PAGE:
When the applied force at the top of the wall reaches a certain amount, the overturning moment will equal the resisting moment. Even the slightest additional applied force will cause the wall to turn over. Since we cannot allow walls to overturn, we must install anchors to hold them down to the structural elements below. The word "hold-down" (hyphenated or as one word) highlights the purpose. In some cases even where the overturning moment does not equal the resisting moment, hold-downs are required. More on that later.
Hold-downs can take many forms. Some look like straps that emerge from the foundation and nail to the edge or face of a stud. Others connect foundation bolts or threaded rods to the studs via bolts or nails. The hold-down creates a path for forces to travel out of a shear wall and into other portions of the building.
Let's look at our options...
|Simpson Hold-down - New Version|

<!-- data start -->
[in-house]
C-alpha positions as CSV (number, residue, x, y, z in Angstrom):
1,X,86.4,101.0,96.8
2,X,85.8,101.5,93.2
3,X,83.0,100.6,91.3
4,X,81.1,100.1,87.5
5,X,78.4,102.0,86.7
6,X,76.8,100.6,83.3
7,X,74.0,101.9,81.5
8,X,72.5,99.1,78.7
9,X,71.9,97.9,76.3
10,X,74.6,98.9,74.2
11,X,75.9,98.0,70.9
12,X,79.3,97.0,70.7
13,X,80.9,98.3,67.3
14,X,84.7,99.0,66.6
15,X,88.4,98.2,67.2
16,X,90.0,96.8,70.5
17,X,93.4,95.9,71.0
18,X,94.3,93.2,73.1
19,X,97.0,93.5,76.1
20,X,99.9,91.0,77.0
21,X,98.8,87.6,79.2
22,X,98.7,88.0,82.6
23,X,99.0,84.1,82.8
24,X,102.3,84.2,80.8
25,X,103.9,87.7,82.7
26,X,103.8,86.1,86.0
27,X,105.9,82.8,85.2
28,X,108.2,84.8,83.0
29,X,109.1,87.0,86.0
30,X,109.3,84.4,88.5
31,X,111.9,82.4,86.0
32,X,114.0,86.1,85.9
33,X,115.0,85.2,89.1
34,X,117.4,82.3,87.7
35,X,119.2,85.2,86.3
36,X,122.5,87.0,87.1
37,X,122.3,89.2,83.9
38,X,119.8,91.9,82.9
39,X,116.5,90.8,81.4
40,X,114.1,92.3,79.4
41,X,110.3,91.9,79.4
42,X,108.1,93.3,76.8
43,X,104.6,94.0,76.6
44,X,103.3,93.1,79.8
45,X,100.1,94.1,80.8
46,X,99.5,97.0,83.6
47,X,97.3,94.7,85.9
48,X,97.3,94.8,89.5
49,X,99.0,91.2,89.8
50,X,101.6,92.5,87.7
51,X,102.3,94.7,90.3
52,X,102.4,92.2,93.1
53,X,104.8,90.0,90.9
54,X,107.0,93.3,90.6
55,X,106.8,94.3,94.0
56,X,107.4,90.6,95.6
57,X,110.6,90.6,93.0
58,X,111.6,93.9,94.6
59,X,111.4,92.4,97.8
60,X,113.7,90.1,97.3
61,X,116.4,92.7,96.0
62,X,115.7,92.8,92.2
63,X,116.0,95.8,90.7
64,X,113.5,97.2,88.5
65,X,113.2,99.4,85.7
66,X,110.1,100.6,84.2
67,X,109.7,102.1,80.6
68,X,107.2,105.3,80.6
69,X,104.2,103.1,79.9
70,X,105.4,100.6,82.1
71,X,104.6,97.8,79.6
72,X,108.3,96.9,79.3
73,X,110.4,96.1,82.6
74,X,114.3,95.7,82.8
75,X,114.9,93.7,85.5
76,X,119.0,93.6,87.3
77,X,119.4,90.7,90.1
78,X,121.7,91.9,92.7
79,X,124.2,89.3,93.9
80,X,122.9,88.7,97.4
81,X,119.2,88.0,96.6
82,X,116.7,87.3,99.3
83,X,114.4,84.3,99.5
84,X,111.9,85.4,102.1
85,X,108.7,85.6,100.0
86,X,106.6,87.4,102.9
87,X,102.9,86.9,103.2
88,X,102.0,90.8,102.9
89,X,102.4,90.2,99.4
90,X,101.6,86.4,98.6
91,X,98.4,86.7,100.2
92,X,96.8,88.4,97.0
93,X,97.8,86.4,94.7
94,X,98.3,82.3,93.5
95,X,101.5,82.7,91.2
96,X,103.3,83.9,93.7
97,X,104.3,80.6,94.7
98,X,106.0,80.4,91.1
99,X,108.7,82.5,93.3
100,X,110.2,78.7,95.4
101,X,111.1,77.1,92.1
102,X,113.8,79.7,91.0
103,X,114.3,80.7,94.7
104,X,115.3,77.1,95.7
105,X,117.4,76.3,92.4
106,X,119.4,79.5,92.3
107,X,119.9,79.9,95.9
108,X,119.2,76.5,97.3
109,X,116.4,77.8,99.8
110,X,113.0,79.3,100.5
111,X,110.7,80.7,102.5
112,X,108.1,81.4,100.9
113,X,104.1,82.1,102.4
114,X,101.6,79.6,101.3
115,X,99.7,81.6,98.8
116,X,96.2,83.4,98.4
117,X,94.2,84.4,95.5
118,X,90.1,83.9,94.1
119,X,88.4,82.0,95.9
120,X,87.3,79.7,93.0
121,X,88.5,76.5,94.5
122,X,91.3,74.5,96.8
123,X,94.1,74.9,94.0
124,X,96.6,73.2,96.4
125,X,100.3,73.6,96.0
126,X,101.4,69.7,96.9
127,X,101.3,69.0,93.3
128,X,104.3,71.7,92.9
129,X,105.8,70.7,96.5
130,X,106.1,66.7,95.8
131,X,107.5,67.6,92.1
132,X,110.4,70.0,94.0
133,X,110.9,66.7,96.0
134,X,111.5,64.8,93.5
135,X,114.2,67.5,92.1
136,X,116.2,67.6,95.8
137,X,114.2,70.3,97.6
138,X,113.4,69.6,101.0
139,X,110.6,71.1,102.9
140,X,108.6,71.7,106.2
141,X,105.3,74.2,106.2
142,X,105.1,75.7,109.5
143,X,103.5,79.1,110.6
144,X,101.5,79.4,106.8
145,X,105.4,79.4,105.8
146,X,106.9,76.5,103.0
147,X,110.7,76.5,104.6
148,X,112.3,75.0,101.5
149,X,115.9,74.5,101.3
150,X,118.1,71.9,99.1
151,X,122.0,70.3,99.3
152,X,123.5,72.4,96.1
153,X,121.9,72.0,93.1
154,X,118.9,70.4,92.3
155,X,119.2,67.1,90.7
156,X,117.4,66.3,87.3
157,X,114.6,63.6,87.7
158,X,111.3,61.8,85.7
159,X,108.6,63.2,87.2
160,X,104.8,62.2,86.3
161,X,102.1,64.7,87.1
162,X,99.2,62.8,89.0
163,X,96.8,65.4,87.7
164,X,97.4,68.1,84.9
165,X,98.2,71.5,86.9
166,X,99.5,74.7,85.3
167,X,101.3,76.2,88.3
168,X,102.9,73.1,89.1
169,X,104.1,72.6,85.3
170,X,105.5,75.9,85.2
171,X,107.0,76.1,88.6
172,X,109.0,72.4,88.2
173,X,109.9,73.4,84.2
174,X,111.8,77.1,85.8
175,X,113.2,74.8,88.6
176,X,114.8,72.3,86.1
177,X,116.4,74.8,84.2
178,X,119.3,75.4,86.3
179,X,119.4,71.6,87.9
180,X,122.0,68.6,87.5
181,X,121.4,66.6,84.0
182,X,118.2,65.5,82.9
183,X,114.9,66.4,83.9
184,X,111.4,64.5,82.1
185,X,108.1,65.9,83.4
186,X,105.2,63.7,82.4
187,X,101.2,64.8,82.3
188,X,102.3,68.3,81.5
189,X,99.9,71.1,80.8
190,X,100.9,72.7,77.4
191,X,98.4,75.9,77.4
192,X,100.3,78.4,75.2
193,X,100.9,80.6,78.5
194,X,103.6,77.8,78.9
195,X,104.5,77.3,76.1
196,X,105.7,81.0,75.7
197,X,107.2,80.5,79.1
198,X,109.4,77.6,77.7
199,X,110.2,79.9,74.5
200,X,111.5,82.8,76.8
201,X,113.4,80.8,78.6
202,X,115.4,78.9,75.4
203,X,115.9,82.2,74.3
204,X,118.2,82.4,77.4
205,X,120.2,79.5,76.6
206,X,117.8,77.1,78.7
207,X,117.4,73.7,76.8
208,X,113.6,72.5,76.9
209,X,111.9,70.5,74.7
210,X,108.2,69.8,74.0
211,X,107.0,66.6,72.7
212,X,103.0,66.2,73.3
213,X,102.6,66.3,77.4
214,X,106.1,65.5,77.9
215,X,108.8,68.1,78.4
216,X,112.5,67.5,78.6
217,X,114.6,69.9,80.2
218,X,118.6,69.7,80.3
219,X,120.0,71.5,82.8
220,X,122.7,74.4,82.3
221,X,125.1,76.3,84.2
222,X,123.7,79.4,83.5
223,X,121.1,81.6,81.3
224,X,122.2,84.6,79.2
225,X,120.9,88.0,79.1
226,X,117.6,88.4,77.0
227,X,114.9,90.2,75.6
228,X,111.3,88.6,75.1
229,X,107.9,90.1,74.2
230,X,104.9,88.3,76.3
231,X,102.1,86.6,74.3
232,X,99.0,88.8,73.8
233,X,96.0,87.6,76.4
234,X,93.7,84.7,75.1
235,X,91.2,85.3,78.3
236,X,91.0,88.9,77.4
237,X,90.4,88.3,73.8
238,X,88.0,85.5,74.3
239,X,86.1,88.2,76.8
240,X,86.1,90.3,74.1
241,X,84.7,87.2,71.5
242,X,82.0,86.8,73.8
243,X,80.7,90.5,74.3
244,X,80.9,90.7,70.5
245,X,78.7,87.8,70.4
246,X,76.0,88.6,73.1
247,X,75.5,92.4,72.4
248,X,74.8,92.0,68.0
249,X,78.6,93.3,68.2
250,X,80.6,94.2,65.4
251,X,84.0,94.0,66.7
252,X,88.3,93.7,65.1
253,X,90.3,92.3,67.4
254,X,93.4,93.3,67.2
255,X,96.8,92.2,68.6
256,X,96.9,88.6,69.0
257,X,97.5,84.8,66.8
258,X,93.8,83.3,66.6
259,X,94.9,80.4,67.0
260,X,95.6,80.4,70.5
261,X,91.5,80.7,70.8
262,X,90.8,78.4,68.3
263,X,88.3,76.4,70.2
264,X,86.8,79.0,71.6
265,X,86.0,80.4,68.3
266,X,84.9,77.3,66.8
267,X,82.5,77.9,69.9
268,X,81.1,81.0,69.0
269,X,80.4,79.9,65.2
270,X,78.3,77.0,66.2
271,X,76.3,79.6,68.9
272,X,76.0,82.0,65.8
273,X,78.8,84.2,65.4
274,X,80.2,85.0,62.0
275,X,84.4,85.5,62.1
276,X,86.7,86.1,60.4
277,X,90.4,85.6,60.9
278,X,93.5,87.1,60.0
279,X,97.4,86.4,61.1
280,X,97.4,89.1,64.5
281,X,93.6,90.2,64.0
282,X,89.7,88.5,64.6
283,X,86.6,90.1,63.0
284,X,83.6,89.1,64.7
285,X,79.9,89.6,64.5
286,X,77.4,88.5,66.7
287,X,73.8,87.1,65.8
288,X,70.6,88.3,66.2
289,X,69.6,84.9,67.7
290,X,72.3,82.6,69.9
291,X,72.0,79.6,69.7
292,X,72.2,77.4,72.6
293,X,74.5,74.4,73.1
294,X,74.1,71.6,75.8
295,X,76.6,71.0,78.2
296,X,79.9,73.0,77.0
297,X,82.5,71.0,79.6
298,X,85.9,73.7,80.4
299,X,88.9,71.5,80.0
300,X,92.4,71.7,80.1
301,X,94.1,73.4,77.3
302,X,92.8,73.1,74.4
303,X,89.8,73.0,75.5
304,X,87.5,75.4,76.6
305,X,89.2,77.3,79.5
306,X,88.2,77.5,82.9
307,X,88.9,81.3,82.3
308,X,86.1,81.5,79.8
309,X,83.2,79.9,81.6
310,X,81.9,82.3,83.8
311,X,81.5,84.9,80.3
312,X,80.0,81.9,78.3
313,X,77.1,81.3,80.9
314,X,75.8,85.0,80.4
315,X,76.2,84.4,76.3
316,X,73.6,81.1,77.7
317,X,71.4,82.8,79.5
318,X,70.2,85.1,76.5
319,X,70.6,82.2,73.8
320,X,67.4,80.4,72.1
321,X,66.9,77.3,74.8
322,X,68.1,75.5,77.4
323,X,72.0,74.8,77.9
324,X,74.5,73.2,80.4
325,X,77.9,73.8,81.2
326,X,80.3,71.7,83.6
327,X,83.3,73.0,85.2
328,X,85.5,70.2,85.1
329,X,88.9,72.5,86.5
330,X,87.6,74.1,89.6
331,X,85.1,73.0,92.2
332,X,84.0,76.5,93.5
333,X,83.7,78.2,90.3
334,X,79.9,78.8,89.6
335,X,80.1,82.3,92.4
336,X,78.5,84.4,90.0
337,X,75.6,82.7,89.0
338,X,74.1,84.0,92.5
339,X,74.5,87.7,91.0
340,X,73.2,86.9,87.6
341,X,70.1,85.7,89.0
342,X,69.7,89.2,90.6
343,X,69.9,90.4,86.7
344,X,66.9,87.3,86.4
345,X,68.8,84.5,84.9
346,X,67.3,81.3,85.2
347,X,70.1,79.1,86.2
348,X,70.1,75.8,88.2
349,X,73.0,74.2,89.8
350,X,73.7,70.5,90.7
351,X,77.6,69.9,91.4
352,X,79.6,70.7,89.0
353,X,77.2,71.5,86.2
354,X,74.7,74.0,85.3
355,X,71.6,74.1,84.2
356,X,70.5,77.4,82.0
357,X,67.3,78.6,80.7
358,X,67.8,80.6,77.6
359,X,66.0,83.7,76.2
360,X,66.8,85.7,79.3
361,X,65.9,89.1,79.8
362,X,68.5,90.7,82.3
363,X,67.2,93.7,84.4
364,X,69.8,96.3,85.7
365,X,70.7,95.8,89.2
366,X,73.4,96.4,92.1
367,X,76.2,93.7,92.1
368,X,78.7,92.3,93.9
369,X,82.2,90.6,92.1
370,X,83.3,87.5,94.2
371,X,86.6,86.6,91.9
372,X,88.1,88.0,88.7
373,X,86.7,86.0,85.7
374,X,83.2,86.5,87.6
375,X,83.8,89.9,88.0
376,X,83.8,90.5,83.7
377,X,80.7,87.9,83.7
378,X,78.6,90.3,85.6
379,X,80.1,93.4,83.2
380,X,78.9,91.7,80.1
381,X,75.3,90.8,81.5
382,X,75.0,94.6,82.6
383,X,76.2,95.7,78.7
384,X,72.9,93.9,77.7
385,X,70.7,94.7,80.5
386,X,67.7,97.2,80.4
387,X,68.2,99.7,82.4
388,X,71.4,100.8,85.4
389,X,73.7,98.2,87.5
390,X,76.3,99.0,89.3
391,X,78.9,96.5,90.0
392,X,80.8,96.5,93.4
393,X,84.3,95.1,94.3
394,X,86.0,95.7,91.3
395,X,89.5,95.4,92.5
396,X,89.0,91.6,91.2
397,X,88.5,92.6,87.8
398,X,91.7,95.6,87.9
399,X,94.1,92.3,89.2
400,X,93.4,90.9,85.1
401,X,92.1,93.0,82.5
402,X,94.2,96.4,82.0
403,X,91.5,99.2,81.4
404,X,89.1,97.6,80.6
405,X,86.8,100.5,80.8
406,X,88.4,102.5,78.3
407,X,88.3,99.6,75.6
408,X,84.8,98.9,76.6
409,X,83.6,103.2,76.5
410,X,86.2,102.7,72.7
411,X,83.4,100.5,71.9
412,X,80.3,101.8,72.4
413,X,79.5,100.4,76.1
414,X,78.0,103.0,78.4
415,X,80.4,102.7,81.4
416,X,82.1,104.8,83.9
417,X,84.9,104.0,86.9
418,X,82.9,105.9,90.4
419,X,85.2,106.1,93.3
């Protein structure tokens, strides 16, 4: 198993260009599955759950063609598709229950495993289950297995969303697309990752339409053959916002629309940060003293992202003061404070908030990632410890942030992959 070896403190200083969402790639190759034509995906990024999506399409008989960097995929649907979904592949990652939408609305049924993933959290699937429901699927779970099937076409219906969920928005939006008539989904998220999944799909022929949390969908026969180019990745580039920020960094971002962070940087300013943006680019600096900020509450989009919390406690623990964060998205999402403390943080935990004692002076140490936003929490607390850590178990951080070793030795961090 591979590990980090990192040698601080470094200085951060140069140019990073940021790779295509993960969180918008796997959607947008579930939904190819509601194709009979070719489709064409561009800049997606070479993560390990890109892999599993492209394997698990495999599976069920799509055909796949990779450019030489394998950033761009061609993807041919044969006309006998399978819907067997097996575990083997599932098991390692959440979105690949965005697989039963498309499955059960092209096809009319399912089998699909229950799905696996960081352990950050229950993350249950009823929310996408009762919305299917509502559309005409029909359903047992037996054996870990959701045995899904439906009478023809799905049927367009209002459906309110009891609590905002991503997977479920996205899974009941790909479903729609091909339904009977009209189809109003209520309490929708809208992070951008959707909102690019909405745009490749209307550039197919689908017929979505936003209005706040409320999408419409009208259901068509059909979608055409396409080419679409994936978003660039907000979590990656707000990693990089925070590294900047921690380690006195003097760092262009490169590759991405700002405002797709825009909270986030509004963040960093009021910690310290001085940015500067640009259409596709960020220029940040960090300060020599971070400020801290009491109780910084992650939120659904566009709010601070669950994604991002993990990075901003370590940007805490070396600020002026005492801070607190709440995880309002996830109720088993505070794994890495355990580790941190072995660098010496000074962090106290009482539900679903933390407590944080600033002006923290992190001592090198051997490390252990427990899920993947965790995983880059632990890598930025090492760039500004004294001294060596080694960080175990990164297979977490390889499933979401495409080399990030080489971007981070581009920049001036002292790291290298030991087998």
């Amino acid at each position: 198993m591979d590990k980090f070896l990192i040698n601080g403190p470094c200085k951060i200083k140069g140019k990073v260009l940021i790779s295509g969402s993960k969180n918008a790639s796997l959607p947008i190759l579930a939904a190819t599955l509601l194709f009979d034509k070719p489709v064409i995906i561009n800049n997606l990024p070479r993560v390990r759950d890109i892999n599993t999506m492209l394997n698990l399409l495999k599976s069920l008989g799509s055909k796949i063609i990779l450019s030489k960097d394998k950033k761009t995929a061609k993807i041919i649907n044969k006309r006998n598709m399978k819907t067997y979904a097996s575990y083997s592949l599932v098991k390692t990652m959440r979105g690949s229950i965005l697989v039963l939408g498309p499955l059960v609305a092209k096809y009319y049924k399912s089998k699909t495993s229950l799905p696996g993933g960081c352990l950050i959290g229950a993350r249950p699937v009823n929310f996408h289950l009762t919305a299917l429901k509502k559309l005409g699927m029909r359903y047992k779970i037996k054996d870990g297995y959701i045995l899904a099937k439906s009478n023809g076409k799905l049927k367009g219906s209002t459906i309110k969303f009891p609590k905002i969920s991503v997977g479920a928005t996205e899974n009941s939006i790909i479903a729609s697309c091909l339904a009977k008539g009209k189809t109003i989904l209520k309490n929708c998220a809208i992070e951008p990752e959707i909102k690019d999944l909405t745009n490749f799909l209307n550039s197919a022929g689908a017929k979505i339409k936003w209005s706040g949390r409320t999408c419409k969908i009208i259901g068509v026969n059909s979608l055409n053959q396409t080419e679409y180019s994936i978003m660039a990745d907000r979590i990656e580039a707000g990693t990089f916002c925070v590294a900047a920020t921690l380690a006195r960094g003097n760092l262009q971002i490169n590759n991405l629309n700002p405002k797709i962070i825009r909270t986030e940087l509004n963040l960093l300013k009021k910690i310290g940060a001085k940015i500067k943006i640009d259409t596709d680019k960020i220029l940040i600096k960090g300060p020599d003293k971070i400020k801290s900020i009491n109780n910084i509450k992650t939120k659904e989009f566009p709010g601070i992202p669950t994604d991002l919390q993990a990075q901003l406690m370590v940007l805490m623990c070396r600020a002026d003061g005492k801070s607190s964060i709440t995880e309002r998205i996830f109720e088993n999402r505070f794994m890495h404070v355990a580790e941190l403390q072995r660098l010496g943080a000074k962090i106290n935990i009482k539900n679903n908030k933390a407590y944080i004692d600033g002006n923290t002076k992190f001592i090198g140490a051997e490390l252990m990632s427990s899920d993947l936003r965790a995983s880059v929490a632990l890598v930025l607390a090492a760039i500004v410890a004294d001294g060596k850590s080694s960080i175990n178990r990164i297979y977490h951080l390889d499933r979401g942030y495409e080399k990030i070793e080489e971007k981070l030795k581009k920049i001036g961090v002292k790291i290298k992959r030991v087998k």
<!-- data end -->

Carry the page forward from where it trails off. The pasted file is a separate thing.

|This is the basic hold-down used to tie end posts
of shear walls down
to the foundation. This type of hold-down is fabricated from a single
stamped gage plate then bent into the desired shape. Because there
is no welding involved, it is less expensive.
|Simpson Hold-down - Old Version|
|When high hold-down forces are encountered you will
be looking for stronger
connections between the hold-down and post (through bolts) and between the
hold-down and the foundation (anchor bolt). This type of hold-down is made from
a bent plate with a welded bearing washer.
|Simpson Hold-down - New Type|
|Creating a connection between the foundation and the
shear wall need
not involve bolts. This connector relies on an embedded strap similar
to the wall anchors you'd see used in concrete tilt-up construction. Nails
create the connection between strap and stud. This is an FTM hold-down.
|Simpson HPAHD Installed|
|This particular hold-down has been in the catalog
for a number
of years. If there is a drawback to it, it is the presence of the
strap on the nailing surface of the stud. Keep this in mind as
we move on to talk about nailing.
|Simpson HPAHD at Corner|
|The same basic comments stated above apply. The
a strap this close to the end of a wall may cause the wall sheathing
to fit poorly at the corner. The strap may also deteriorate due to its
reduced cover by concrete.